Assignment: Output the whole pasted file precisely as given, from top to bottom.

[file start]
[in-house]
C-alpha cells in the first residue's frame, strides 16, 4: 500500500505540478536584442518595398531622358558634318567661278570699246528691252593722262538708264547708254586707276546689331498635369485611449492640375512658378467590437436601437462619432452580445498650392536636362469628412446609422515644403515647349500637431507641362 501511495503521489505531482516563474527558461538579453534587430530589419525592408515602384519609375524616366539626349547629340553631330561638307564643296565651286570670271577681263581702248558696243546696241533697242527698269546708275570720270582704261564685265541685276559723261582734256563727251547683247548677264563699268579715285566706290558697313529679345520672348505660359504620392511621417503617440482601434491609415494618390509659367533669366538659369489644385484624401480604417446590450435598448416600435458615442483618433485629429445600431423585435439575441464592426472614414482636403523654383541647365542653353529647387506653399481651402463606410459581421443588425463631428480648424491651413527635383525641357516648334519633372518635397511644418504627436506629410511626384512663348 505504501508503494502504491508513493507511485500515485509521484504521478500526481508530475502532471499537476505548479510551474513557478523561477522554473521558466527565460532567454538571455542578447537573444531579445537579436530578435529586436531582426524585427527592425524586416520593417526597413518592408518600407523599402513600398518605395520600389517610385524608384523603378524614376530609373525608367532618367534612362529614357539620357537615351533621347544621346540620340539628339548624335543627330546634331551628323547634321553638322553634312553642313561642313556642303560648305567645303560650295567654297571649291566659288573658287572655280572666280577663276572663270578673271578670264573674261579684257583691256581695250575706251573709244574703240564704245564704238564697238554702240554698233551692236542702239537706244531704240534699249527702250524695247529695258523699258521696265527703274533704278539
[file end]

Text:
[in-house]
C-alpha cells in the first residue's frame, strides 16, 4: 500500500505540478536584442518595398531622358558634318567661278570699246528691252593722262538708264547708254586707276546689331498635369485611449492640375512658378467590437436601437462619432452580445498650392536636362469628412446609422515644403515647349500637431507641362 501511495503521489505531482516563474527558461538579453534587430530589419525592408515602384519609375524616366539626349547629340553631330561638307564643296565651286570670271577681263581702248558696243546696241533697242527698269546708275570720270582704261564685265541685276559723261582734256563727251547683247548677264563699268579715285566706290558697313529679345520672348505660359504620392511621417503617440482601434491609415494618390509659367533669366538659369489644385484624401480604417446590450435598448416600435458615442483618433485629429445600431423585435439575441464592426472614414482636403523654383541647365542653353529647387506653399481651402463606410459581421443588425463631428480648424491651413527635383525641357516648334519633372518635397511644418504627436506629410511626384512663348 505504501508503494502504491508513493507511485500515485509521484504521478500526481508530475502532471499537476505548479510551474513557478523561477522554473521558466527565460532567454538571455542578447537573444531579445537579436530578435529586436531582426524585427527592425524586416520593417526597413518592408518600407523599402513600398518605395520600389517610385524608384523603378524614376530609373525608367532618367534612362529614357539620357537615351533621347544621346540620340539628339548624335543627330546634331551628323547634321553638322553634312553642313561642313556642303560648305567645303560650295567654297571649291566659288573658287572655280572666280577663276572663270578673271578670264573674261579684257583691256581695250575706251573709244574703240564704245564704238564697238554702240554698233551692236542702239537706244531704240534699249527702250524695247529695258523699258521696265527703274533704278539